4. April 26th, 2009 at 23:38 | #4

    if you want the taxpayers to win, completely legalize the lower end drugs like marijuana and tax them. that would almost certainly be revenue positive, and that money could be used for the rehab.

  5. TJ
    April 27th, 2009 at 06:35 | #5

    Absolutely Derek… Unfortunately I think and idea like Portugal’s is far more likely to happen than complete legalization. It’d be a sort of middle gorund…

  6. May 1st, 2009 at 17:39 | #6

    As much as I love marijuana, law unfortunately doesn’t. I was really suprised to find out that some alternatives are actually pretty decent. They’ll never replace my first love, but at least they can be a good hold-over.

  7. NorskeDiv
    April 29th, 2010 at 12:13 | #7

    Legalize or decriminalize Marijuana.

    But Heroine, Crack, Meth? Is the first poster here actually suggesting we decriminalize extremely addictive hard drugs? I can see eliminating punishments for end users (small amounts) but never the dealers. There isn’t a well functioning society in human history where Heroine or anything nearly that addictive has been readily available. China fought two wars to try to stop Opium imports because they were destroying the country. Is that the model the hard core libertarians want to follow, circa 1870 China?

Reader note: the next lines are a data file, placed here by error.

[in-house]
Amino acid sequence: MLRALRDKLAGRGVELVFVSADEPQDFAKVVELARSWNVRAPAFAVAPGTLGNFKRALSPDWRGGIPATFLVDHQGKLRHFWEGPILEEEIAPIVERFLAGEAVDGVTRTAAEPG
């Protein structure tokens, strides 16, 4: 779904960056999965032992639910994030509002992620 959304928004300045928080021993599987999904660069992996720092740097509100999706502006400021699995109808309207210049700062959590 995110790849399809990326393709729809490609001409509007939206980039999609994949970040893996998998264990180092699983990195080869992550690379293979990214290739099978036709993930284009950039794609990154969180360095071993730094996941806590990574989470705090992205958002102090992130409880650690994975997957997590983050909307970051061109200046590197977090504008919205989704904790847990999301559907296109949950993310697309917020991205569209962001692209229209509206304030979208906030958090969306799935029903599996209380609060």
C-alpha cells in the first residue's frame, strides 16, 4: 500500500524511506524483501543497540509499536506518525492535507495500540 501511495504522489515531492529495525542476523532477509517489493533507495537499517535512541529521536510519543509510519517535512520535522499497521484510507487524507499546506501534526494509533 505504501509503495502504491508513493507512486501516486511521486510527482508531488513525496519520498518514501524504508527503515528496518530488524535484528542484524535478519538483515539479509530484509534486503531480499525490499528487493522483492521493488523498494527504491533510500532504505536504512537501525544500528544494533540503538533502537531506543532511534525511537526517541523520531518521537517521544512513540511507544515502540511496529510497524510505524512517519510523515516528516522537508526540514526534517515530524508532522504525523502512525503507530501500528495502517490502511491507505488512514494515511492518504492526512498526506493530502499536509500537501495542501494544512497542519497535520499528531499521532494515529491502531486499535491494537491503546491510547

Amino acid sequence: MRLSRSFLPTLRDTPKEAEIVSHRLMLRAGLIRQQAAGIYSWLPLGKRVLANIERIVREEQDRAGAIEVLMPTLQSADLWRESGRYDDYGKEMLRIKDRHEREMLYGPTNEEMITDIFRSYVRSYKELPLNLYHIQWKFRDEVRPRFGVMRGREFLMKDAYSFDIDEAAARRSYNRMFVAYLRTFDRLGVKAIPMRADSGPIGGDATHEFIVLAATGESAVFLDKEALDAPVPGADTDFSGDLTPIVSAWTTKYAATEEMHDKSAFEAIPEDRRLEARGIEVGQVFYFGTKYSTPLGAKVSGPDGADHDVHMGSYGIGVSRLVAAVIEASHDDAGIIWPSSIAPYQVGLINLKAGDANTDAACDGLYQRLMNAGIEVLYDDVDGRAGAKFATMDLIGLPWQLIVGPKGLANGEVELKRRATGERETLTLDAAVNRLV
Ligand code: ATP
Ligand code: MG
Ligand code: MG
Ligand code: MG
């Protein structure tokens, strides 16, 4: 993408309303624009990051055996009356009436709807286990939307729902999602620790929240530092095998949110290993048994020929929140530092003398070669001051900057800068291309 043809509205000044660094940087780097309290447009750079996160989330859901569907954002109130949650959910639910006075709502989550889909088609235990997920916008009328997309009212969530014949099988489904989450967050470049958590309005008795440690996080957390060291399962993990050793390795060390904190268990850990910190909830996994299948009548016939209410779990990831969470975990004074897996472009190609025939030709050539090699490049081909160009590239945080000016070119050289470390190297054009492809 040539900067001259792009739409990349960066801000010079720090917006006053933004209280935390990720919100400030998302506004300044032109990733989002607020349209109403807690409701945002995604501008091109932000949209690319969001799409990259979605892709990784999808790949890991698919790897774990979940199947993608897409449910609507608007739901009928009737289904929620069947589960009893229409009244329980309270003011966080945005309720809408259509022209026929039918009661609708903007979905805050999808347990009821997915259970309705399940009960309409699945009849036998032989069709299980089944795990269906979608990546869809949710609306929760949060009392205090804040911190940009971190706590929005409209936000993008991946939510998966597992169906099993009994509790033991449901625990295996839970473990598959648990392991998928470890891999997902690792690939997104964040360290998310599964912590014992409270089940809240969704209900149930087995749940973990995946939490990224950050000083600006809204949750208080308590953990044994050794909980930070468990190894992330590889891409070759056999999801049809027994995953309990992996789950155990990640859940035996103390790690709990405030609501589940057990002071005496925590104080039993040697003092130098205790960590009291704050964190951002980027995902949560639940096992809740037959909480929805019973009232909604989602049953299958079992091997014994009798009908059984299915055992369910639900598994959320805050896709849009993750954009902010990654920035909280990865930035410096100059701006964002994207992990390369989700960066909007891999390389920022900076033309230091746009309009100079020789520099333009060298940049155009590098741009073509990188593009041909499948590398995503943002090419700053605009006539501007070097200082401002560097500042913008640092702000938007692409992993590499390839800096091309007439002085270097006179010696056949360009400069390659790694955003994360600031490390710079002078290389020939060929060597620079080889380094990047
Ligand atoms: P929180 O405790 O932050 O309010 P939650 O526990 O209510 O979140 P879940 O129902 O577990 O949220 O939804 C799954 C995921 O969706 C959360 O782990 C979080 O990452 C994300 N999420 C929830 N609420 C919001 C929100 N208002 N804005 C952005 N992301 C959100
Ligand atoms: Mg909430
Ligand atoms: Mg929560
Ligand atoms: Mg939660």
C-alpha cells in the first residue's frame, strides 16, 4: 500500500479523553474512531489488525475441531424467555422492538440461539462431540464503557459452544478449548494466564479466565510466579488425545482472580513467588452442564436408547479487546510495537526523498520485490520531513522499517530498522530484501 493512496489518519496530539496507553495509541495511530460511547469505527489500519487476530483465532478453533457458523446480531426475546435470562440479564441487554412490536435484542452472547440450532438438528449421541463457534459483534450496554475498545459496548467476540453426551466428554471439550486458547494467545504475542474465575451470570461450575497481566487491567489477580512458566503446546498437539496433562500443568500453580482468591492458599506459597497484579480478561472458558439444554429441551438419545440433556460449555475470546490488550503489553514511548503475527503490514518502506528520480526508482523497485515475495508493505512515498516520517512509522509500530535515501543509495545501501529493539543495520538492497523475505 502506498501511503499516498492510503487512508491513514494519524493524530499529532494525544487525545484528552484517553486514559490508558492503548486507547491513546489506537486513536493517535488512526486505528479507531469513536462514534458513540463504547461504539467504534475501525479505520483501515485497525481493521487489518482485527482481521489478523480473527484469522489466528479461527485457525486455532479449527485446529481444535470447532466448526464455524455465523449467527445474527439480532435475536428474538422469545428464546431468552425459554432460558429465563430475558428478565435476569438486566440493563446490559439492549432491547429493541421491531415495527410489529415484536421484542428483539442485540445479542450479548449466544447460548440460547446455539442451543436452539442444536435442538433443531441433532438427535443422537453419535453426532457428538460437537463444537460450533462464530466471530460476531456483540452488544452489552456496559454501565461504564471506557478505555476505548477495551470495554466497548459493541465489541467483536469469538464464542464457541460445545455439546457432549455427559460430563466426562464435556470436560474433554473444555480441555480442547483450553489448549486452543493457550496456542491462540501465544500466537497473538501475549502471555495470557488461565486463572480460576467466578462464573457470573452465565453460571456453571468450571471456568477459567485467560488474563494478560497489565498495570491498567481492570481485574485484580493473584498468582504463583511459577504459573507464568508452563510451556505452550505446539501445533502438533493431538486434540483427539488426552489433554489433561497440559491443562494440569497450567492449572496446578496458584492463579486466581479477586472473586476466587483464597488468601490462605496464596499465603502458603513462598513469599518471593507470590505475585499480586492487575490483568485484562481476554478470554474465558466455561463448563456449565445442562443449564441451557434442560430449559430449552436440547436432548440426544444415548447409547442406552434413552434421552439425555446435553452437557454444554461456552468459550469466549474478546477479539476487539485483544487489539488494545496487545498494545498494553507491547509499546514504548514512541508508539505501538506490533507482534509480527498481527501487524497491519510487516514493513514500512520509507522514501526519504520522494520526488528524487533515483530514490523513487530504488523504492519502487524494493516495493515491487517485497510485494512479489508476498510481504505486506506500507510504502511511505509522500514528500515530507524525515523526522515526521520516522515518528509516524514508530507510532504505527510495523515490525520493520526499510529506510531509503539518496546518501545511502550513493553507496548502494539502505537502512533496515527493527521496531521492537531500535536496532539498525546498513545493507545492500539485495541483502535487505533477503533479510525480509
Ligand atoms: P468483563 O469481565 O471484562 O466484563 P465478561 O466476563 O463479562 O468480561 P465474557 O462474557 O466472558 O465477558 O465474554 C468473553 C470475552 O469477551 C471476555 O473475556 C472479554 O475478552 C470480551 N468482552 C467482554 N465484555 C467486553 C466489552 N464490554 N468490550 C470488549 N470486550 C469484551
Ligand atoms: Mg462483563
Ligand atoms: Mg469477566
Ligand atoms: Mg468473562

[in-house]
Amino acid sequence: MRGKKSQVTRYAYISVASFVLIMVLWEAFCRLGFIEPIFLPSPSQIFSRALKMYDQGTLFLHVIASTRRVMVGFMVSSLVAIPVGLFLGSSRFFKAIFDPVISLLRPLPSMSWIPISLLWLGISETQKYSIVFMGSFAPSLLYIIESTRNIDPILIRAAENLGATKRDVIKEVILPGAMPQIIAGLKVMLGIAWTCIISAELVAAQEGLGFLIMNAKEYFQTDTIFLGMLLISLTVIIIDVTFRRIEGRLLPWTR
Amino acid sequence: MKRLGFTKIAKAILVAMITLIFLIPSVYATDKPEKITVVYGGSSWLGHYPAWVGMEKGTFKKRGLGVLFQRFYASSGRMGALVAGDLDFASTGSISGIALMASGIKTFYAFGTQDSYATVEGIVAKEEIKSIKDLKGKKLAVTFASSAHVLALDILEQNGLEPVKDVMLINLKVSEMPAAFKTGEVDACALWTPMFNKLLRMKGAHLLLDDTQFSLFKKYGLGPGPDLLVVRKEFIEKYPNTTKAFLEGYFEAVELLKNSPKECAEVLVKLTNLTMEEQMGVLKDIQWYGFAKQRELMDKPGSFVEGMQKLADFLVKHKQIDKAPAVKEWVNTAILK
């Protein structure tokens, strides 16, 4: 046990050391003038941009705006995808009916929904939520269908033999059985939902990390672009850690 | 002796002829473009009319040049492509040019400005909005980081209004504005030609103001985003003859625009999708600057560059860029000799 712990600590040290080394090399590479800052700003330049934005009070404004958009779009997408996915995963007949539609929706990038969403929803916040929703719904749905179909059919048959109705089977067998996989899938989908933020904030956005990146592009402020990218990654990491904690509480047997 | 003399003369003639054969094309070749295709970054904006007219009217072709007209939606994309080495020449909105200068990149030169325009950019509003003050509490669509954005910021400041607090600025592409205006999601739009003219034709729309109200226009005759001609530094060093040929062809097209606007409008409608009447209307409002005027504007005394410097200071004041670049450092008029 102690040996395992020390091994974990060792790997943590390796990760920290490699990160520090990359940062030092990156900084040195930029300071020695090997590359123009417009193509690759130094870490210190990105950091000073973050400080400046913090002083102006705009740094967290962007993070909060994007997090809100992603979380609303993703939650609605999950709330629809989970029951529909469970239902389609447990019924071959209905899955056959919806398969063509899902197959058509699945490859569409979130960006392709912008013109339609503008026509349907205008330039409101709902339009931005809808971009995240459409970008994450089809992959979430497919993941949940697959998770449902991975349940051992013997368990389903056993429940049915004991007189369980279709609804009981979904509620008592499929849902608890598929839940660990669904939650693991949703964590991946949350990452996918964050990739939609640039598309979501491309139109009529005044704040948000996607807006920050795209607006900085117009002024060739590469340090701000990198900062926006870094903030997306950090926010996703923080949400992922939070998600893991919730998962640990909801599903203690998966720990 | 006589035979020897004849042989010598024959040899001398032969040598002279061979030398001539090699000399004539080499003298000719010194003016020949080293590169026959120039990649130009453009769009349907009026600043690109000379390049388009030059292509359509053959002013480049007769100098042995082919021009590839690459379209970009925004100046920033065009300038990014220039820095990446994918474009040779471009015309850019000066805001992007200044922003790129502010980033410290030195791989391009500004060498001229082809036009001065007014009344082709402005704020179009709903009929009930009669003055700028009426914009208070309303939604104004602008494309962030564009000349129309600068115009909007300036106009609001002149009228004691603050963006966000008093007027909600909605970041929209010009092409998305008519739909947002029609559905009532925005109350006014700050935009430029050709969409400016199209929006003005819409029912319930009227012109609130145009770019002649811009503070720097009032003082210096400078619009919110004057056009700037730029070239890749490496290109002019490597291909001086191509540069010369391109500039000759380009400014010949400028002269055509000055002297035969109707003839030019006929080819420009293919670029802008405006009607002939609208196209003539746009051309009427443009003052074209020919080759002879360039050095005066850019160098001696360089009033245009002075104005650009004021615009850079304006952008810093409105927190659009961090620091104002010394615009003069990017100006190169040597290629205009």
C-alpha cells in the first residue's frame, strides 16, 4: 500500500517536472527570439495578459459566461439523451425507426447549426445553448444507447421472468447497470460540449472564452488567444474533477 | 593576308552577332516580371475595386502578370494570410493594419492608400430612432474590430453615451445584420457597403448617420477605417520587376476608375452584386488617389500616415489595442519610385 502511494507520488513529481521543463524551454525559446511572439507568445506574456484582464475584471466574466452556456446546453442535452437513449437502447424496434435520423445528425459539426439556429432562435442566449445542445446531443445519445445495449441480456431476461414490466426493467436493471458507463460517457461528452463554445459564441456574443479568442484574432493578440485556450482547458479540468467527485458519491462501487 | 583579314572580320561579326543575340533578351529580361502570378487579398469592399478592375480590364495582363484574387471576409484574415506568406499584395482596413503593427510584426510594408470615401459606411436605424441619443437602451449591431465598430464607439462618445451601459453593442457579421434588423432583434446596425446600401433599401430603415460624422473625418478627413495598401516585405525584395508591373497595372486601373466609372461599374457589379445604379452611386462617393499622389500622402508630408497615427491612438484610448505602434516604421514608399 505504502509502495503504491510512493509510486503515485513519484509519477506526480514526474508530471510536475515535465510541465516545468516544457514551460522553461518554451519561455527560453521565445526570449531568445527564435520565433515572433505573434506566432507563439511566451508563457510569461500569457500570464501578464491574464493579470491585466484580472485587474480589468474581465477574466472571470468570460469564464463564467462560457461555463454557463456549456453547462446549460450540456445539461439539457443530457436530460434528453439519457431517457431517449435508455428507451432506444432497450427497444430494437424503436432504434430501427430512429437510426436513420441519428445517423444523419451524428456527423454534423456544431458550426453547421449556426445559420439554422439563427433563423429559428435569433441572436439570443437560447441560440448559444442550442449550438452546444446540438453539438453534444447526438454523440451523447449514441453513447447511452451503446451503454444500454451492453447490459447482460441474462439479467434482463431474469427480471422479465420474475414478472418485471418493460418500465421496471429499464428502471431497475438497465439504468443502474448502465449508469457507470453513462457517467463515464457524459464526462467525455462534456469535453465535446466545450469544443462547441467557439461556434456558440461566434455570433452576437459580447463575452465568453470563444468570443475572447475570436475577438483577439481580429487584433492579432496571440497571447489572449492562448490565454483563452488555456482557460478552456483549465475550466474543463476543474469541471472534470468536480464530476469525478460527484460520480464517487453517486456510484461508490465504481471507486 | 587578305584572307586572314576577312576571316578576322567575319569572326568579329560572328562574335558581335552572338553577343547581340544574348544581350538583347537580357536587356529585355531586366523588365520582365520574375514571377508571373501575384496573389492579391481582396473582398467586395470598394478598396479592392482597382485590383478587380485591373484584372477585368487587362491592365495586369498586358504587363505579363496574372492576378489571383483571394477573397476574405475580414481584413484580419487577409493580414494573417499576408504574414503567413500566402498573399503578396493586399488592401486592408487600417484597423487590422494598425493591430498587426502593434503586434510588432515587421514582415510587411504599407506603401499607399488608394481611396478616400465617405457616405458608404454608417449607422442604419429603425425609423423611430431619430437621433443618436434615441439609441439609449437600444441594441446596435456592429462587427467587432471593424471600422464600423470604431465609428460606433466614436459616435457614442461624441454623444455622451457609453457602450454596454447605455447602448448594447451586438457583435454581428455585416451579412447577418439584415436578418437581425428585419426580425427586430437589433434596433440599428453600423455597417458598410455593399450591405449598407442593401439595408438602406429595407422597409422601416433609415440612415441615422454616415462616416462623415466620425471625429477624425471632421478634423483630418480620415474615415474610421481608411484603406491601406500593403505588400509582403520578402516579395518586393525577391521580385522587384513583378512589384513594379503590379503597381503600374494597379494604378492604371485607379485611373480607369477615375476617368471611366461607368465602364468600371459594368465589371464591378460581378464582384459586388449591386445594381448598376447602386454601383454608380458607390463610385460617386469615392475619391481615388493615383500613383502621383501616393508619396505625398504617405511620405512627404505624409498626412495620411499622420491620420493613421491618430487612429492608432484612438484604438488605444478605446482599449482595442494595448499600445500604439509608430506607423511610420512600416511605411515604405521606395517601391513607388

Furthermore I think the “legalize everything” crowd damages the Marijuana push. They make the whole movement seem laughable and naive.

    Oh yeah, there is a substance as addictive as Heroine which is legal, Nicotine. Now imagine if nicotine were as destructive as Heroine.

  8. NorskeDiv
    April 29th, 2010 at 12:24 | #8

    Also, here’s another reason blanket legalization would be bad. Cheap and readily available supplies of Heroine and Crack would increase use, there’d be a panic, and ALL drugs would again be made illegal. Follow a sensible sustainable approach. Decriminalize hard drugs for end users, but crack down on producers and distributors.

  9. NorskeDiv
    April 29th, 2010 at 12:25 | #9

    PS. It was the congressional black caucus which pushed for our extremely tough sentences for crack cocaine.